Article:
Maybe unions need to get old skool on politicians?

Back in the day, Governor Walker would either be missing a finger or some knee caps. Nowadays, all the Peacenik Union members protest in the street and sing Kumbyah. While I don’t have a problem with non-violent protest, in fact I consider myself a pacifist, I often wonder when the Unions are going to wakeup and realize protesting isn’t working, in fact, behind closed doors I’m sure Walker and his corporate buddies are laughing at you.

Am I suggesting you should beat them with baseball bats? While that probably remains an option, I would say probably not the best option. Remember, right-wing extremists are the one’s who freak out and shoot people when they don’t get their way.

You need to fight fire with fire. Hire lawyers. And lots of them. Block these greedy motherfuckers every chance you can.

It amazes me how people like Walker can paint middle-class workers as ‘greedy’ because they simply want to earn a living wage, while giving tax breaks to corporate giants who don’t really ‘labor’ that hard for their money.

I guess I wouldn’t have a problem with tax breaks if the middle class was prospering to.

Time to break some knee caps or at least some wallets.



27 comments ↓

#1 Angry Guy on 03.17.11 at 6:18 am

Watch out or the alarmist fucktards will turn you in for inciting violence against politicians. You might want to rethink a few of those statements above.

#2 rufusx on 03.17.11 at 6:26 am

The top 20% in the US hold 95% of the wealth. To put this in perspective, if there were 5 folks in the room, and they had $20 between them; that one guy would have $19 and the other 4 would have a combined one buck between them. Now, the number two guy (who represents the “upper middle class” ain’t exactly gonn just settle for a quarter – oh no – he gets 60 centavos of that buck. And Mr. Middle Class? Well – he’s comparitively well off to the last two – he’s got himself two whole dimes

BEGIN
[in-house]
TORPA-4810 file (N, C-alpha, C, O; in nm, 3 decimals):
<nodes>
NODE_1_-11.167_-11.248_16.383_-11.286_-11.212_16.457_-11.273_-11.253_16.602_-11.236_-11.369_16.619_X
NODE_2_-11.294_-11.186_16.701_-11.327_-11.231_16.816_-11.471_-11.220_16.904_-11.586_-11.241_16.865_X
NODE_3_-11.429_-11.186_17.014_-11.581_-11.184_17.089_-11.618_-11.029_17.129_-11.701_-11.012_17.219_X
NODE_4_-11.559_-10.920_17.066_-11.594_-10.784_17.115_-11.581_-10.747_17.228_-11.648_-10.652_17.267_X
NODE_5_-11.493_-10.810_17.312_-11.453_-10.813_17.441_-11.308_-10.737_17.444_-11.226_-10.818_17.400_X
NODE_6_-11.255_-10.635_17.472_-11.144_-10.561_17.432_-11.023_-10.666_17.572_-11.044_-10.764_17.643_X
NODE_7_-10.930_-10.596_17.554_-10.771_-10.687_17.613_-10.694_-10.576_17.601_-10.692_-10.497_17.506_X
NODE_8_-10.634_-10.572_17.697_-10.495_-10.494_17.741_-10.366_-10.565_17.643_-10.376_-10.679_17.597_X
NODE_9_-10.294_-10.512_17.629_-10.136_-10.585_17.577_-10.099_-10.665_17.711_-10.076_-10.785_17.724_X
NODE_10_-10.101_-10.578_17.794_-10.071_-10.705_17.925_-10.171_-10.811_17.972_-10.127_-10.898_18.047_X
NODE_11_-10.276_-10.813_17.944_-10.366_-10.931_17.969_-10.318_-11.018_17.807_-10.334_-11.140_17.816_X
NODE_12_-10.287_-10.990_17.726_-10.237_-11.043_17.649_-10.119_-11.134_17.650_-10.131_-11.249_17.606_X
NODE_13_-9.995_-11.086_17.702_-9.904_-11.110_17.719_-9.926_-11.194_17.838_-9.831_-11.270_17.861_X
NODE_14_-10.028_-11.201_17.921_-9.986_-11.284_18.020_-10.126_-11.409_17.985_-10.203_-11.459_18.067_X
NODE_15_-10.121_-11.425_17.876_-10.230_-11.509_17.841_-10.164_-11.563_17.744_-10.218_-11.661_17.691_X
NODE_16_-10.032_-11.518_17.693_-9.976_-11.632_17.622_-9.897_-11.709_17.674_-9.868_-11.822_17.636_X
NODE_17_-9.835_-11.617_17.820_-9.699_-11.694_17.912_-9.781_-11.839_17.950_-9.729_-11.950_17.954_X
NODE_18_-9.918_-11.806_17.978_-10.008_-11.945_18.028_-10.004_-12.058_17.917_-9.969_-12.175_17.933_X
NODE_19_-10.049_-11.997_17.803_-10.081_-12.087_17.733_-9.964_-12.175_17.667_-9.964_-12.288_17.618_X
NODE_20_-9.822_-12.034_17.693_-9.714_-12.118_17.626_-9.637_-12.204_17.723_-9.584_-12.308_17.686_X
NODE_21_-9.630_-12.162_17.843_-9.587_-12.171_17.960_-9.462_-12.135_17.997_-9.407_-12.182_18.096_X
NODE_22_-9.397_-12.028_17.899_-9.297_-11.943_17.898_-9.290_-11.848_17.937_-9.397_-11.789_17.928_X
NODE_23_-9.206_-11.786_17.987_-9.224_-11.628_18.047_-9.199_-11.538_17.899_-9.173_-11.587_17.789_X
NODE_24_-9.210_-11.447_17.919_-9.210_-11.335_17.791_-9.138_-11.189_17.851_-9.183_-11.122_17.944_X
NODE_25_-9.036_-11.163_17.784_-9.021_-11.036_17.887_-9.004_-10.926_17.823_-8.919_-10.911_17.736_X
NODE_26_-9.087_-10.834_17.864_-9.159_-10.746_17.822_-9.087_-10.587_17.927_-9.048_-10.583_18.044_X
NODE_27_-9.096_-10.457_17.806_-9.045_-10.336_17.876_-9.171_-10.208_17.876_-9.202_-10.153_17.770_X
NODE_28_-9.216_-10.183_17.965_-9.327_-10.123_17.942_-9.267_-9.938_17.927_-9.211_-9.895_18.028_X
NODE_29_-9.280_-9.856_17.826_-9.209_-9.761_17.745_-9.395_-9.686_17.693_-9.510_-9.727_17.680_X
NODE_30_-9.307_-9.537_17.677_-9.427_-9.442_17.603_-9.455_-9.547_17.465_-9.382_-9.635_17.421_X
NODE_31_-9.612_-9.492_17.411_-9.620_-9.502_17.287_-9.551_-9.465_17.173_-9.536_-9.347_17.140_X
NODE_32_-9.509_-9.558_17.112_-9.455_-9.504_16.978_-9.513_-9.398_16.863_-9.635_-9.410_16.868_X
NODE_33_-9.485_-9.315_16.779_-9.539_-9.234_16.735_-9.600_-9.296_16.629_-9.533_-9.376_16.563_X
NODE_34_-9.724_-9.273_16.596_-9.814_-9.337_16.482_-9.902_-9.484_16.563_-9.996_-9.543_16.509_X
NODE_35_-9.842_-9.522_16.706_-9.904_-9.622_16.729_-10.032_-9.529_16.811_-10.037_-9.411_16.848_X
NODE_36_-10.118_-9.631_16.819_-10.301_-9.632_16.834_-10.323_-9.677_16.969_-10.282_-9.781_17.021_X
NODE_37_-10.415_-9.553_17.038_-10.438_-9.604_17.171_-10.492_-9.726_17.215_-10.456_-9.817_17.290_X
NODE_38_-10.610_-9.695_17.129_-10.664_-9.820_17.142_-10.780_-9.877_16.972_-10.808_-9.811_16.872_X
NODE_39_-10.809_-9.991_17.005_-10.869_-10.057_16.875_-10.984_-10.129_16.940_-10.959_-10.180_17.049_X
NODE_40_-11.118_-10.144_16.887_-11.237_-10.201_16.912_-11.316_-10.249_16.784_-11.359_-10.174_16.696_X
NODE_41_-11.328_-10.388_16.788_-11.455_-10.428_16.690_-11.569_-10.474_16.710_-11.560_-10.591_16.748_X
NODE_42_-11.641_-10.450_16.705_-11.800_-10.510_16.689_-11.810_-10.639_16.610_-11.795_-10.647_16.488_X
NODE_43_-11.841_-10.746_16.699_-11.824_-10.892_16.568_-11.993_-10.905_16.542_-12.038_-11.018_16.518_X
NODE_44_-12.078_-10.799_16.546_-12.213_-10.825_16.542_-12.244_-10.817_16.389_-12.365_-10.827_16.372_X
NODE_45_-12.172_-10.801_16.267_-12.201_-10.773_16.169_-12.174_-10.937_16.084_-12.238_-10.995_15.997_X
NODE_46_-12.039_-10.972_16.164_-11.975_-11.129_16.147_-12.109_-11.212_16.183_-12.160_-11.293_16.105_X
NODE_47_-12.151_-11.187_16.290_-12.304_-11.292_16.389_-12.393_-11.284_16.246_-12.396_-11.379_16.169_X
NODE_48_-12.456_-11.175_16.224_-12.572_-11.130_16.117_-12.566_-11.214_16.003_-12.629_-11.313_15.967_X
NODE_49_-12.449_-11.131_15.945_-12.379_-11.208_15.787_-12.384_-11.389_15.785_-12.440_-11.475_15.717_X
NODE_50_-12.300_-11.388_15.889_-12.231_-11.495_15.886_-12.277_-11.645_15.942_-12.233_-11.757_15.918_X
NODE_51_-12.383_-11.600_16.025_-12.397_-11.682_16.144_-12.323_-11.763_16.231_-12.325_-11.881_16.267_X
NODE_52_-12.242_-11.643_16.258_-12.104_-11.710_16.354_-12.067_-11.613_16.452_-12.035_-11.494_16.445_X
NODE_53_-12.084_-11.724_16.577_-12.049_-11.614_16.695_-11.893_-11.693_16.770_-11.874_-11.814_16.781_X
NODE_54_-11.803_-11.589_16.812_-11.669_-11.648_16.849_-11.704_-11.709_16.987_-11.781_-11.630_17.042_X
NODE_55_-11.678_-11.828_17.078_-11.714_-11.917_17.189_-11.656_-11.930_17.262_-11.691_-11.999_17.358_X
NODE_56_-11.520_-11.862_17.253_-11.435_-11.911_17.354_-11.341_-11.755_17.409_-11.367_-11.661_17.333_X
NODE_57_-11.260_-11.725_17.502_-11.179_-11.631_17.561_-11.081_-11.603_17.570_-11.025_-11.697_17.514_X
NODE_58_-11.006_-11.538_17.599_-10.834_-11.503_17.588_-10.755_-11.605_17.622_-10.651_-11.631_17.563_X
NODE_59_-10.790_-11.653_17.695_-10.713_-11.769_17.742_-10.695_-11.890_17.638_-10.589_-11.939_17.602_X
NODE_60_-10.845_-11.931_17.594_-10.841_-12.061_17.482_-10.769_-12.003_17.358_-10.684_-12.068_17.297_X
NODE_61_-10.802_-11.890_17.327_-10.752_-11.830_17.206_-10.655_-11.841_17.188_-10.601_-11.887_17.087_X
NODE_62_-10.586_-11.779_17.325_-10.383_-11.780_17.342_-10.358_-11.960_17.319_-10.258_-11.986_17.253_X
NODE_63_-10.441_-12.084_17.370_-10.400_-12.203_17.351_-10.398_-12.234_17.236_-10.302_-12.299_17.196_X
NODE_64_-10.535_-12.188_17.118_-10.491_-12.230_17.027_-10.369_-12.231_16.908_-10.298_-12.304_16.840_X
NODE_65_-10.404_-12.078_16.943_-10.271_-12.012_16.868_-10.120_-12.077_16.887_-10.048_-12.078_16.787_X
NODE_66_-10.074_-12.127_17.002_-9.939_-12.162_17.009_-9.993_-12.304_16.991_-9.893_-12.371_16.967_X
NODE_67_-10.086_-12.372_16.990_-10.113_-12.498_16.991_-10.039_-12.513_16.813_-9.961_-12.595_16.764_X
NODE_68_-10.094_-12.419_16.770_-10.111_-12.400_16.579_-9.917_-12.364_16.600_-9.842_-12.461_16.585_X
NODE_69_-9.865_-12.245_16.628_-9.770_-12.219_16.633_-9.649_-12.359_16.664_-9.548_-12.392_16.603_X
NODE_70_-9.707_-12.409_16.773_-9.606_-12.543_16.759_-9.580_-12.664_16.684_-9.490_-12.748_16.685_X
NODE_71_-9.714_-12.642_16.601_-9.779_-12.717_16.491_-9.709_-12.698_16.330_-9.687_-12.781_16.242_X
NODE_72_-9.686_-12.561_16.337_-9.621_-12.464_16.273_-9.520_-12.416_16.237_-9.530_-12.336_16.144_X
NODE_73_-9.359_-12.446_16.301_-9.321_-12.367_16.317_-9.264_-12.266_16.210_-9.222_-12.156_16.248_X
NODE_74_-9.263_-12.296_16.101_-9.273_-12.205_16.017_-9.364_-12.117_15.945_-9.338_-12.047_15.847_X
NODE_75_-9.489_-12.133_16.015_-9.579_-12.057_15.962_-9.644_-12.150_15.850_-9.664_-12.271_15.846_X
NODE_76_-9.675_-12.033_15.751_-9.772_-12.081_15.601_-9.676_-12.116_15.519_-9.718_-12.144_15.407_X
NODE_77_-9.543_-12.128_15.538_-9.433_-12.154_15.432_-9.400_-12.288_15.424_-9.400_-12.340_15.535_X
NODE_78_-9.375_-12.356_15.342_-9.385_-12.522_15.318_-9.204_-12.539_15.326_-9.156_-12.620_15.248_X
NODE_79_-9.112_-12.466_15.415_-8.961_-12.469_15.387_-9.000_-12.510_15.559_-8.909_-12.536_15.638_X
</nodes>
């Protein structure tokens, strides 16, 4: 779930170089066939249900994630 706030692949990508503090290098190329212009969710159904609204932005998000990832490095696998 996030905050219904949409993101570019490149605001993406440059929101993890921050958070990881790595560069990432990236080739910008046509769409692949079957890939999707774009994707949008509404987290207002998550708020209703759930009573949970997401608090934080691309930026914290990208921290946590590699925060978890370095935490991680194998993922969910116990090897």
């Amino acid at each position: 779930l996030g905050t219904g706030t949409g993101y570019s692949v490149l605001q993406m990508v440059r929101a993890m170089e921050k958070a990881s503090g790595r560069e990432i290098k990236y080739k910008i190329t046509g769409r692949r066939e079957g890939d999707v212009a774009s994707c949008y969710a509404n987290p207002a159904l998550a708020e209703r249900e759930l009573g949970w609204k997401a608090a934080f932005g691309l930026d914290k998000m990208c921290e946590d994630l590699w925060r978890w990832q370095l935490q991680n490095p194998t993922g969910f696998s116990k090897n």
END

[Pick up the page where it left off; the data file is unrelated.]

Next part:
Now, reality is that the “upper middle class” folks – you know, like Givernor Walker and his ilk, have somehow been convinced by the guy with the $19 that if only he (Mr. 60-cents) could cop a few more pennies from the other three, that would elevate him to the level of the big walleted.

Thing is – that’s just plain delusional. And the guy with the $19 is quite amused at how the rest of them – err – us – are all fighting over pennies, and not giving a dang about his $19.

#3 Scooter on 03.17.11 at 7:08 am

Actually the top 20% holds 84.6% of the wealth.

Here is the breakdown from multiple sources:

Top 1% holds 34.2% of total wealth.
The next 4% holds 24.6% of total wealth,
That means the top 5% holds 58.8%!

The next 5% holds 12.3%, and the next 10% holds 13.4% of the wealth.

So the top 20% holds 84.6% of the wealth…

The next 20% holds 11.3%, and the following 20% holds 3.8%. The bottom 40% only holds the remaining 0.4%!

No matter how you look at it. The United States is turning into an elitist society. And the wealthy are getting more powerful everyday.

#4 Costner on 03.17.11 at 7:12 am

If the unions are so weak that the best they can offer is verbal protest, then what is the point of their precious union?

Why don’t they all go on strike and see who gives in first? That is sort of the point isn’t it? But the fact is, those union workers know they have it much better than most working people these days, so they don’t really have much room to complain.

Did you see the story of the bus drivers in Wisconsin who were making $150k a year? You can’t tell me that makes sense in any true free market system. You will never find a private company who hires bus drivers offering to pay them $150k a year… never. You also can’t justify the pension plans and insurance plans they have in comparison to their private sector peers.

Sure if you look at CEOs the lowly union worker looks like he is getting the shaft, but two wrongs don’t make a right, and those CEOs aren’t the issue. If you want a true comparison you need to look at union workers vs. non union workers and see who is really being harmed. There are a lot of hard working union people out there who are fairly compensated, but there are also some who get incredible benefits, way higher than average pay, and amazing job security and yet they complain at every turn. Those are the types who send the wrong message, and when teachers call in sick in some sort of protest – even when those very same teachers are some of the highest paid in the nation – it tells us that they don’t really care about the kids or teaching… they care about themselves and the paycheck.